Brampton mayor optimistic about battle against COVID-19
Published May 26, 2021 at 5:59 pm
Optimism was the over-riding feeling at Brampton Mayor Patrick Brown’s weekly COVID-19 press conference Wednesday morning.
While preaching continued caution, of course, Brown was joined by Peel Medical Officer of Health Dr. Lawrence Loh and Brampton West MP Kamal Khera in thanking the province for opening outdoor recreation over the weekend.
“I want to start off by saying I was grateful to the province for lifting some of the outdoor restrictions that were among the most onerous in North America,” said Brown. Team sports remain closed as do outdoor pools. “This is positive that they’ve lifted some of the restrictions. I would like to see more of these outdoor restrictions lifted given the fact that has been the clear direction from the province’s medical people.”
Brown commended the City’s parks and recreation department, who he said were ready to immediately open everything once the provincial order was lifted, unlike some other communities that delayed things.
The good news shared by Brown about vaccines is that the Region of Peel has gone over one million residents aged 18 and over who have received at least their first dose. That puts the region on the cusp of reaching 70 per cent vaccination rate.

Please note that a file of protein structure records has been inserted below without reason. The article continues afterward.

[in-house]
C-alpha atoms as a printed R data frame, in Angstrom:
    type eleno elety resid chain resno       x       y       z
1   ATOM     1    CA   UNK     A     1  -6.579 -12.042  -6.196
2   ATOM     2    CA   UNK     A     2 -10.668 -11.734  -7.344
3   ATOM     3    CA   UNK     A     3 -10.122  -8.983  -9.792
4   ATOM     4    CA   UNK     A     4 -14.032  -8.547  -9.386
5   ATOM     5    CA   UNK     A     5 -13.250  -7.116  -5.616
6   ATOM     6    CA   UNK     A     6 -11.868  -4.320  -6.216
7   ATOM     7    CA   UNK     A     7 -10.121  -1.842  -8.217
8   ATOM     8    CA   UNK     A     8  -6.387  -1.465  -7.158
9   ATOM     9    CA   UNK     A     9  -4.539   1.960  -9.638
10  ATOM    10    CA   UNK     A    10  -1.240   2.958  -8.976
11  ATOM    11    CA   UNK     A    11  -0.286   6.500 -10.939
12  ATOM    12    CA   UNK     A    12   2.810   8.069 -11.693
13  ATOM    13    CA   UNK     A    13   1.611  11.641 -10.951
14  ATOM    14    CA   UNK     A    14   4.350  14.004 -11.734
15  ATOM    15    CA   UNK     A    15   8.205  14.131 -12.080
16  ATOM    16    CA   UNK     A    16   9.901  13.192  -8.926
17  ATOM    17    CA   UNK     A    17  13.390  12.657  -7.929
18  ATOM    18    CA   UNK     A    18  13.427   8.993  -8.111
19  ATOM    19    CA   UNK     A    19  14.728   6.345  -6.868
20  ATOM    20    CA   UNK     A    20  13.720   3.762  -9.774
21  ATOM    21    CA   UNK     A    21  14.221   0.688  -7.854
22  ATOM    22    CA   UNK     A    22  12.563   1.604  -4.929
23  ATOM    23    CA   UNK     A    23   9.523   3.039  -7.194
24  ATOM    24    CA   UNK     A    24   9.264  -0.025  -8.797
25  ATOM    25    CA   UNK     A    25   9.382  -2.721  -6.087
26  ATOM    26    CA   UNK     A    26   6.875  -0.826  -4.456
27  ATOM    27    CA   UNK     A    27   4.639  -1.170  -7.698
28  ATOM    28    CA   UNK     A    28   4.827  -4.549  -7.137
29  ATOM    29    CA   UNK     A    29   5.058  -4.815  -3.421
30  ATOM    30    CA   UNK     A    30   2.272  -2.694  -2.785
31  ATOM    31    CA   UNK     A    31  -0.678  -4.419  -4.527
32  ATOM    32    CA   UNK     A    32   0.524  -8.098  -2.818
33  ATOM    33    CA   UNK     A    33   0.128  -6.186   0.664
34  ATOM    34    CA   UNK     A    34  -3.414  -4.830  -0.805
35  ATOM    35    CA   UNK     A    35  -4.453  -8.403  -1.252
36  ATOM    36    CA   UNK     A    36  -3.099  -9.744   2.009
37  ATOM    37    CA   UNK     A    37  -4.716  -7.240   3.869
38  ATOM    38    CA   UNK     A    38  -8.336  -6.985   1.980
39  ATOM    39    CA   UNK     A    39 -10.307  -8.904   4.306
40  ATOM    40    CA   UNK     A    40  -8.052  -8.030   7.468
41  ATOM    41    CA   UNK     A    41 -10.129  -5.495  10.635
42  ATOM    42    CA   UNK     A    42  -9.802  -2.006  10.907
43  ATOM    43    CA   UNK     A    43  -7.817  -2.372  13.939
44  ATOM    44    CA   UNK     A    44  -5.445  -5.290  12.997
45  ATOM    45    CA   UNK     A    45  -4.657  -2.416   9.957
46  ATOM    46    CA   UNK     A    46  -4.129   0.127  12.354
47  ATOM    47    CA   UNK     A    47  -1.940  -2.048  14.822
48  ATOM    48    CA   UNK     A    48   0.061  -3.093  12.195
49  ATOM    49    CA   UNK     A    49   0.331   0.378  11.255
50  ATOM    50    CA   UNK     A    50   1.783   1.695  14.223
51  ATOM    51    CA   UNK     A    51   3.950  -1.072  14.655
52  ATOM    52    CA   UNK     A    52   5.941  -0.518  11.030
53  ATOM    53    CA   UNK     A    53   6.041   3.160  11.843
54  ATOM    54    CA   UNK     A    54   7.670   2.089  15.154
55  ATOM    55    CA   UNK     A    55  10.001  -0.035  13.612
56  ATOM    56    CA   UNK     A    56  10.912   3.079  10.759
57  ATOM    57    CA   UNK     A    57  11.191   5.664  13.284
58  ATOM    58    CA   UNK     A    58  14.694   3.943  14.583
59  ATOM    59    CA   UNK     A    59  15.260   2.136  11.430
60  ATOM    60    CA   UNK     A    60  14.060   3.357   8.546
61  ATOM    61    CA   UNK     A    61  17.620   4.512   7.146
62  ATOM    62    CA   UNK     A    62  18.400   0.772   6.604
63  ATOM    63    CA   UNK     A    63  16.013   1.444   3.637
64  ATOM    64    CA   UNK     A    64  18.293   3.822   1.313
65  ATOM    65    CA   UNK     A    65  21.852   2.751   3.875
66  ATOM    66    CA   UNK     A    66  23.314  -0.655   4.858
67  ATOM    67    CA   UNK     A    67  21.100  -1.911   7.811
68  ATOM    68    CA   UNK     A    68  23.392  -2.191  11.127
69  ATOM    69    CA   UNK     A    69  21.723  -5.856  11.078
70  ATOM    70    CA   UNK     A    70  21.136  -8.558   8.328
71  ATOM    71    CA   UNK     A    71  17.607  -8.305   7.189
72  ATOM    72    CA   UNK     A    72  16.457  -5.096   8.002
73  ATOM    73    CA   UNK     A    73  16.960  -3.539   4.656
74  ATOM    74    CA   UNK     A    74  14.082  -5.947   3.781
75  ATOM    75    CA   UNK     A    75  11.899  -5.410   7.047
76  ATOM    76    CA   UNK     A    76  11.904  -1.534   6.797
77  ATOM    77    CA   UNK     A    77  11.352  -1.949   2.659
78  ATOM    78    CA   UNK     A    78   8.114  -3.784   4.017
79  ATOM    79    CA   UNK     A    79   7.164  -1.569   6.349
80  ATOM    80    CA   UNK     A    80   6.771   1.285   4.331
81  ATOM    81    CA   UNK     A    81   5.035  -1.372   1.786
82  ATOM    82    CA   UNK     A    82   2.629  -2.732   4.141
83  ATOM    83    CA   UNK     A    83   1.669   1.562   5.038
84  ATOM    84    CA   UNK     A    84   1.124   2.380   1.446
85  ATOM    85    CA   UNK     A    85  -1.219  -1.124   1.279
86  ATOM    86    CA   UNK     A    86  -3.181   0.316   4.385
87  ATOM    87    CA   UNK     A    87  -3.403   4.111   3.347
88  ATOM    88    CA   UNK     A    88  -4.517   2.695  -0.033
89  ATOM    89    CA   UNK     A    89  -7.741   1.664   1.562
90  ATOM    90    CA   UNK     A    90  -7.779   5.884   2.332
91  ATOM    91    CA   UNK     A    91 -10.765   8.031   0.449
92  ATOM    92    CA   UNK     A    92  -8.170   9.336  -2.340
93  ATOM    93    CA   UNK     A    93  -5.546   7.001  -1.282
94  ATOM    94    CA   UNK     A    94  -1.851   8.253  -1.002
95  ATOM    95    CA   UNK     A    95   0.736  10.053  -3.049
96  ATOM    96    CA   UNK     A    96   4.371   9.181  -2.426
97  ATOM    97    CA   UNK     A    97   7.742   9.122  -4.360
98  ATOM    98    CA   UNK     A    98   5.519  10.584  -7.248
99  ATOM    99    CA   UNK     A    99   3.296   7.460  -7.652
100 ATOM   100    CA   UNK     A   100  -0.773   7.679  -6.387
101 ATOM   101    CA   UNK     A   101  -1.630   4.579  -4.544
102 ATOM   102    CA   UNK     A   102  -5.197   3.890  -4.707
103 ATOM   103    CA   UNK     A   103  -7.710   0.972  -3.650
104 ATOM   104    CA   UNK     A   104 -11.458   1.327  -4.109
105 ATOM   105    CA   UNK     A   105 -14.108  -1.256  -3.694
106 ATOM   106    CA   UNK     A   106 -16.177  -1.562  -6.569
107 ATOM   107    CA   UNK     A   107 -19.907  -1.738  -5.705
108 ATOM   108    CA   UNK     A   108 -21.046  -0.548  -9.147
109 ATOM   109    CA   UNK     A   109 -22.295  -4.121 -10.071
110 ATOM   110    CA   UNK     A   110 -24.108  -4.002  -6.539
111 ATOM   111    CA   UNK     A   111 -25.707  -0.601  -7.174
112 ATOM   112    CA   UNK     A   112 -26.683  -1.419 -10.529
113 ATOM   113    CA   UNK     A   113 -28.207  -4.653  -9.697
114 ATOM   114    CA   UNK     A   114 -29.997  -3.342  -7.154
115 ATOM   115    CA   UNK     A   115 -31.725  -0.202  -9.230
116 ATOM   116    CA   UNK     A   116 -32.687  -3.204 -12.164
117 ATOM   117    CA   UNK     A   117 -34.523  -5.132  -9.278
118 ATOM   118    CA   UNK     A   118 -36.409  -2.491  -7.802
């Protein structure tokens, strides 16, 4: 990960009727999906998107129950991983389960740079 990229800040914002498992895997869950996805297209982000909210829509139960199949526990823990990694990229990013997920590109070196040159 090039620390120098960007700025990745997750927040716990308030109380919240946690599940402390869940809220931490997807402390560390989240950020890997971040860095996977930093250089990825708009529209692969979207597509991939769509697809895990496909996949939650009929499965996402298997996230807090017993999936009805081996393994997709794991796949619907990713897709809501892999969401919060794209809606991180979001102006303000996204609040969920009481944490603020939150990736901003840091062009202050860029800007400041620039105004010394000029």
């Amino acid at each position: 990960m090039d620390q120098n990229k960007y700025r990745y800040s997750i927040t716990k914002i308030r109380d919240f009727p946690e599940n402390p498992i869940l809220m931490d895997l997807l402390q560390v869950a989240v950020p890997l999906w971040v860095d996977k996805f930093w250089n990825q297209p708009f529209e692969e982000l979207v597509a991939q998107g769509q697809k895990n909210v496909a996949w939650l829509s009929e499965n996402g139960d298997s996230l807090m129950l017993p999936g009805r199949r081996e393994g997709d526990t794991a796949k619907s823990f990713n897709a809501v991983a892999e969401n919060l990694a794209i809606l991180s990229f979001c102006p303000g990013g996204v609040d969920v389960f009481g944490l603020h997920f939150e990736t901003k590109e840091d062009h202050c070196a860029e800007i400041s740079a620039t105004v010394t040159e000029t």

“Vaccines pave the way to getting back to normal,” said Brown. “Seeing numbers like this, it’s no wonder we’re seeing case counts decline so rapidly.”
Brown cautioned, however, that the “hot-spot” strategy employed by the province to focus vaccines where case counts were highest, which was much of Peel, is over. And, in fact, the region will be getting a slightly diminished percentage of vaccines when compared to population.
“We might have to slow down some of our clinics,” Brown told a Brampton Committee of Council meeting later in the morning. “It looks like we’ll be getting about nine per cent of the vaccines, when we have 11 per cent of the population, so we’ll work with the Region of Peel.”
The next major thing health officials in the region and province will have to deal with is an expected increase in vaccination resistance. Brown said both the city and region will be rolling out a social media campaign to try to encourage everyone to get vaccinated.
“Right now, we have people lined up for vaccines,” Brown said. But he conceded that as the number continues to go up, everyone will have to work harder to get to the point of herd immunity in the province and country.insauga's Editorial Standards and Policies